Good morning ... Anybody have a good health policy-related Halloween costume last night? Tweet them to me, @sam_baker, and we’ll let the people decide whose was best.
Illustration: Sarah Grillo/Axios
Today is the beginning of the second Affordable Care Act enrollment season under President Trump. And things are … surprisingly normal.
The big picture: The ACA has been in a state of upheaval since Trump’s inauguration. Some of the changes Republicans made during that upheaval will likely weaken the law. At this moment, though, the watchword for insurers is stability. Things may not be ideal, but at least they’re largely settled.
What they’re saying: “From a consumer perspective, the experience should be pretty good,” says Kelley Turek, a policy specialist at America’s Health Insurance Plans, the industry’s leading trade organization.
This will be the first enrollment period in which Trump’s ACA agenda is fully in place.
What we’re watching: Insurers generally feel that they’ve already calibrated for those policy changes, mainly through sky-high premium increases a year ago. This upcoming enrollment period will determine whether they got that balance right.
People in many parts of the country will have more insurance plans to choose from this time than they did during the last ACA enrollment window.
By the numbers, per a recent HHS report:
That's good, but there's a catch. People who already have ACA coverage, and who renew their policies automatically without going back through HealthCare.gov, could see their costs rise.
"This year people might get complacent because they hear the average premium is going down, but that still hides enormous variation," the Kaiser Family Foundation's Larry Levitt says.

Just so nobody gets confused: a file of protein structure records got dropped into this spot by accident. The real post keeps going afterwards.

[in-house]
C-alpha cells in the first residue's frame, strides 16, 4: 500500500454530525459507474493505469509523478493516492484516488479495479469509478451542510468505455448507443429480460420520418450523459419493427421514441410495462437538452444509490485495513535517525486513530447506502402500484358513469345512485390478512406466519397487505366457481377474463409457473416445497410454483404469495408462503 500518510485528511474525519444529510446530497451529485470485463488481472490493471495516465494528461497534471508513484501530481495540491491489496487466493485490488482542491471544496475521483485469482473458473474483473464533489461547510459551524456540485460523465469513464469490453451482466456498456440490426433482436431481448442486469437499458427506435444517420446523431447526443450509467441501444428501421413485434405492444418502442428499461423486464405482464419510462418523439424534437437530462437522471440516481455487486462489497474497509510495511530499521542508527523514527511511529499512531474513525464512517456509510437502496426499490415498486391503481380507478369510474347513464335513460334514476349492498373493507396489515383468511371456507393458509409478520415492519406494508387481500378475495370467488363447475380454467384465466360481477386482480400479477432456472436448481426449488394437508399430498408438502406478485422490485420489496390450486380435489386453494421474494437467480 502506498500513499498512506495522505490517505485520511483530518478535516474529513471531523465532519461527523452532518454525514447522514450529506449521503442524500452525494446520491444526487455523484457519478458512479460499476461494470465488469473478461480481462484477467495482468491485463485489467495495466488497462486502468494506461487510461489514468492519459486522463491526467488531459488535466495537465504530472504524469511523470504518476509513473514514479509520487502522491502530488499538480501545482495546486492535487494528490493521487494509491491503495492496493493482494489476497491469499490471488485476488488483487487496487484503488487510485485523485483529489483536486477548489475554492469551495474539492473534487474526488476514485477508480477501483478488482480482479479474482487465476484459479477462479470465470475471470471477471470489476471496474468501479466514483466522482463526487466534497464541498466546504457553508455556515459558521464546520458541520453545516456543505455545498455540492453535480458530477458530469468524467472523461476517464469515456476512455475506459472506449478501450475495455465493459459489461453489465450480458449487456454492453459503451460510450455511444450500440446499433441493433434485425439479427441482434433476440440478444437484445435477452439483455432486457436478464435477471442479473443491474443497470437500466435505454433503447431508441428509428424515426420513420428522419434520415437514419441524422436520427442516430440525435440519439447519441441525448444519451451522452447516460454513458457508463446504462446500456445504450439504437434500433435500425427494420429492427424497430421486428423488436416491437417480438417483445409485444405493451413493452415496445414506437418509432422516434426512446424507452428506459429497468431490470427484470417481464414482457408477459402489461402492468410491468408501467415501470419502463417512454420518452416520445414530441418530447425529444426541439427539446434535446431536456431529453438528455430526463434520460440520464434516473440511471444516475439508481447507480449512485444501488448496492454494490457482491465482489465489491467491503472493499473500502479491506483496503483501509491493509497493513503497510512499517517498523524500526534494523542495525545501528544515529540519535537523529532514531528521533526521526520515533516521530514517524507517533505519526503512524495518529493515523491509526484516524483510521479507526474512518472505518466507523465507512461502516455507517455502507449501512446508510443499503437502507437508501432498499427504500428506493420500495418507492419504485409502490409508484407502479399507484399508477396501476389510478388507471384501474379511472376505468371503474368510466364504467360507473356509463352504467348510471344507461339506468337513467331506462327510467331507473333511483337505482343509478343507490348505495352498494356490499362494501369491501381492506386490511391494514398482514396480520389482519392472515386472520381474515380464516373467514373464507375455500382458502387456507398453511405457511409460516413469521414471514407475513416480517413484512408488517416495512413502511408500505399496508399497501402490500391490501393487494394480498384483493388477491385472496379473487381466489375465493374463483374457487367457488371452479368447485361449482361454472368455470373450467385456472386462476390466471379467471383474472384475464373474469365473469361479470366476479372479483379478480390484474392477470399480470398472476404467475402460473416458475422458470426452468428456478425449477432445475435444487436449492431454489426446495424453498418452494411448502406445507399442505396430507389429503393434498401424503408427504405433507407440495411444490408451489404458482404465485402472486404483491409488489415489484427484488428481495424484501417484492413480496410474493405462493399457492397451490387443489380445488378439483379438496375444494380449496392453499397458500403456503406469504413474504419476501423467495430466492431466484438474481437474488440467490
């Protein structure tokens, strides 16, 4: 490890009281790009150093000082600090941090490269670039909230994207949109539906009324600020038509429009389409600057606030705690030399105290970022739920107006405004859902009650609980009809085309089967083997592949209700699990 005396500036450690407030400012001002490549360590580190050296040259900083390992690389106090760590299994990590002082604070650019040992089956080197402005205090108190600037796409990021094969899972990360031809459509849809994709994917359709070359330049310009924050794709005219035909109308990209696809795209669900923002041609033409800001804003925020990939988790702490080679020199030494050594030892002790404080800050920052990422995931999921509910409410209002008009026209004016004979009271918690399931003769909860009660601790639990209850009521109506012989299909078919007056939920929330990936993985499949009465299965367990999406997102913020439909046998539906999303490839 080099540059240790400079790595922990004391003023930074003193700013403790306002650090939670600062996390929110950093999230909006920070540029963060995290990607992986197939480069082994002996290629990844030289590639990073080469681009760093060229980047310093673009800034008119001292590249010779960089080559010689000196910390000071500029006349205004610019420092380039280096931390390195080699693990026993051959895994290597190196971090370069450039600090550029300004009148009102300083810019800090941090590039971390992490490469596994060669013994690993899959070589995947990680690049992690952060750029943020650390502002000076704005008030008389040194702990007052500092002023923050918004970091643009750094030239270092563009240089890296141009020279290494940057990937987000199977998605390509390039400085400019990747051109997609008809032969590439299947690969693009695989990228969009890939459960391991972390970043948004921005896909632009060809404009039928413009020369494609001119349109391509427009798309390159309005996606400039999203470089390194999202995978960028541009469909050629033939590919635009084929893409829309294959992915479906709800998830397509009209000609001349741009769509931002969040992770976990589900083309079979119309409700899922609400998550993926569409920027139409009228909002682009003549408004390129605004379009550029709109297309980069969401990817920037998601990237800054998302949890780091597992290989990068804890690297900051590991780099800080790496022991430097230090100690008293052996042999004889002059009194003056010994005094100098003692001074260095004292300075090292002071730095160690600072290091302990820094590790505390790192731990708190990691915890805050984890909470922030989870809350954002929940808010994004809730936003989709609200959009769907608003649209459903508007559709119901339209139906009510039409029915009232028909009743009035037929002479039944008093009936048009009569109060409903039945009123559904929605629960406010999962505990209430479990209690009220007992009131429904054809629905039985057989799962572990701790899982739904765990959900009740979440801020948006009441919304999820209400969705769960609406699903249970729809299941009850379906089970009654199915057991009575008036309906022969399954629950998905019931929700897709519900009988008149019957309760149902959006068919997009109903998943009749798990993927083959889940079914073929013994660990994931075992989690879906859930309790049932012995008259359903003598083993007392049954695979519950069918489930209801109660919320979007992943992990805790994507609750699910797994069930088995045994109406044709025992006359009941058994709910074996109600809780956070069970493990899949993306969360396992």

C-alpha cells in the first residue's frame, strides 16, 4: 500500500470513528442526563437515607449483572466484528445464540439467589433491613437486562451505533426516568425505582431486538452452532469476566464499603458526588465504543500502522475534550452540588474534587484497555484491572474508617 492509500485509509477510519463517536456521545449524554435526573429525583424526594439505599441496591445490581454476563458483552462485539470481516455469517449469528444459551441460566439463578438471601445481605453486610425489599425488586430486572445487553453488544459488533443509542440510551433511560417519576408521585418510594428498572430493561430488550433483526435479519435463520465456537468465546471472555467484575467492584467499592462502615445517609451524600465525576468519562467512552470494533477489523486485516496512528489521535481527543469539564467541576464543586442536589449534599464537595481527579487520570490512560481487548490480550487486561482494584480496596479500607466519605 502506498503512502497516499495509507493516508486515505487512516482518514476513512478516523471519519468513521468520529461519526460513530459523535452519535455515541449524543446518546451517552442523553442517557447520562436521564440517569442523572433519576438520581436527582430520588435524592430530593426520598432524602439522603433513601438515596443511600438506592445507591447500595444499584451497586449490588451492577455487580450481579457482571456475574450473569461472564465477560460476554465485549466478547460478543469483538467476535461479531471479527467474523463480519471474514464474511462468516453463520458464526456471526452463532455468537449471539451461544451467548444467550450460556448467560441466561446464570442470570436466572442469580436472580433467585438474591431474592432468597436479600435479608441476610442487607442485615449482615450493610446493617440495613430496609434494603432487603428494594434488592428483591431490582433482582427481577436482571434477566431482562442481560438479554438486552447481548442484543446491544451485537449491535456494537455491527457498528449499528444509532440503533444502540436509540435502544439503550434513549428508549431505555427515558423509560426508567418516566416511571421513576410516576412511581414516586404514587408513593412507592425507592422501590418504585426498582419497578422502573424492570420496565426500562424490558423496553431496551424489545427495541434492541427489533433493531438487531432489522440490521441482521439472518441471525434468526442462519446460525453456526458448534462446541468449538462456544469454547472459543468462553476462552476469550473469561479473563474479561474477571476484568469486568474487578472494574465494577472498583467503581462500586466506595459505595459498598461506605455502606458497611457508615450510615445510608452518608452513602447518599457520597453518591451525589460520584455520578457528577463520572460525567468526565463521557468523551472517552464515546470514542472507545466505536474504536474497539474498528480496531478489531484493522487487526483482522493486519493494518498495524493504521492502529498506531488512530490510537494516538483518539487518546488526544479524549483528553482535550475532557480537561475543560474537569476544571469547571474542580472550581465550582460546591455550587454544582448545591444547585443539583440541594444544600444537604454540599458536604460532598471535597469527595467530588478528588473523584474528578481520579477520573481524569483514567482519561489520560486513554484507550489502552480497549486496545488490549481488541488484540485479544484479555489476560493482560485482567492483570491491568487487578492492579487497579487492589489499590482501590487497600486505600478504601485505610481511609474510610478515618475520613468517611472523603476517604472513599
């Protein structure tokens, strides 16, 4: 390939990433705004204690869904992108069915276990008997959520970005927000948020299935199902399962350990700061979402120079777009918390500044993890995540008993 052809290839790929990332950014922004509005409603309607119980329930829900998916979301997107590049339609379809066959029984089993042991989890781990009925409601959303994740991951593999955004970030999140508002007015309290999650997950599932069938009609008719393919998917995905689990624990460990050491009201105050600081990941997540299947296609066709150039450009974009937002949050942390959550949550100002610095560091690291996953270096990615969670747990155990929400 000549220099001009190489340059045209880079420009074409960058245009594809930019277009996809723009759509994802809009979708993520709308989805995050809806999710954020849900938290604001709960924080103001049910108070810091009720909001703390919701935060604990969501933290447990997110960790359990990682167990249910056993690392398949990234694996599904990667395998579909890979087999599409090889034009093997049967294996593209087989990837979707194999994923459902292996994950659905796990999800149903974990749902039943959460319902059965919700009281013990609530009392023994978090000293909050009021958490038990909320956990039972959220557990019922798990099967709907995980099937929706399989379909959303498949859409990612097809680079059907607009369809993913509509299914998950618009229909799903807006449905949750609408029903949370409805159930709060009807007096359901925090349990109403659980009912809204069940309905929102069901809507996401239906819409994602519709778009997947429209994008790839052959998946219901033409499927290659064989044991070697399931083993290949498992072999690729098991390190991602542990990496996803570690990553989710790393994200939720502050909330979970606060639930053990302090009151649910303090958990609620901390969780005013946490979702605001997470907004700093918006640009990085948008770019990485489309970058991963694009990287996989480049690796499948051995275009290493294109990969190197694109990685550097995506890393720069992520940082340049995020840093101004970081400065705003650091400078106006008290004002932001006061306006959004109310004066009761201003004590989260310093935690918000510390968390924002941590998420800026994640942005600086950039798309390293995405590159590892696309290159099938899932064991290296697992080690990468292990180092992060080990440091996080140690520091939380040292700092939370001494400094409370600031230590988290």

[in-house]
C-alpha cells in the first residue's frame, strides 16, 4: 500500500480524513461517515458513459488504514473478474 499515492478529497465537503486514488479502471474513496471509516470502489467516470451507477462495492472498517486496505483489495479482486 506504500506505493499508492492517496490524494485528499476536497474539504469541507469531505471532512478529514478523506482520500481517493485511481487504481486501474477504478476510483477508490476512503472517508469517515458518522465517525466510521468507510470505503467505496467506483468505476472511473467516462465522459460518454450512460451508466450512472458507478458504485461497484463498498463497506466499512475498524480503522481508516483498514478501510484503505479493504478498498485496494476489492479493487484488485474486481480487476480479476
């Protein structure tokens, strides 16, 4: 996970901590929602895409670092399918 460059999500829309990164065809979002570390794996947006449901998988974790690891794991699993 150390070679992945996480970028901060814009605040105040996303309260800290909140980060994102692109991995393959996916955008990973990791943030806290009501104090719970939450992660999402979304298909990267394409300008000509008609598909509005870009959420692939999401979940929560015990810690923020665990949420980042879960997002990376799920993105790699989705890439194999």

How it works: If you're buying coverage through the exchanges and getting a subsidy to help pay your premium (as most enrollees do), the size of that subsidy is based on your income and the cost of a specific plan in your area.
The bottom line: Enrollees who don't go back through the shopping process could have to pay more.
The health care industry has poured $20.6 million into midterm campaigns, and the contributions have been almost equally split between Democrats and Republicans, according to an analysis by Axios’ Harry Stevens.
The bottom line: “Major corporations generally hedge their bets — favoring the party in power, but delivering hefty sums to both sides,” says Sheila Krumholz, executive director of the Center for Responsive Politics, the watchdog group that maintains OpenSecrets. “And on that score, 2018 is no different.”
Pharma is still trying to get Congress to reverse a change in Medicare drug payments, my colleague Caitlin Owens reports. After failing to get such a measure added to Congress’ opioids bill, drugmakers are now hoping to find a path in the lame-duck session.
Where it stands: The same deal that was floated for opioids legislation — combining the donut-hole measure with a version of the CREATES Act, to bolster generic drugs — is still in the mix.
Biosimilar versions of Humira, AbbVie’s blockbuster rheumatoid arthritis drug that had $18 billion of sales last year, are now available in Europe. But to stave off that cheaper competition, AbbVie has slashed Humira’s European price tag by 80%, Axios' Bob Herman reports.
Why it matters: Because cheaper biosimilars of Humira can’t enter the U.S. until 2023, Americans over the next 5 years will be paying 80% more than Europeans for the same exact drug.
Go deeper: AbbVie recently boasted about extending Humira's U.S. monopoly.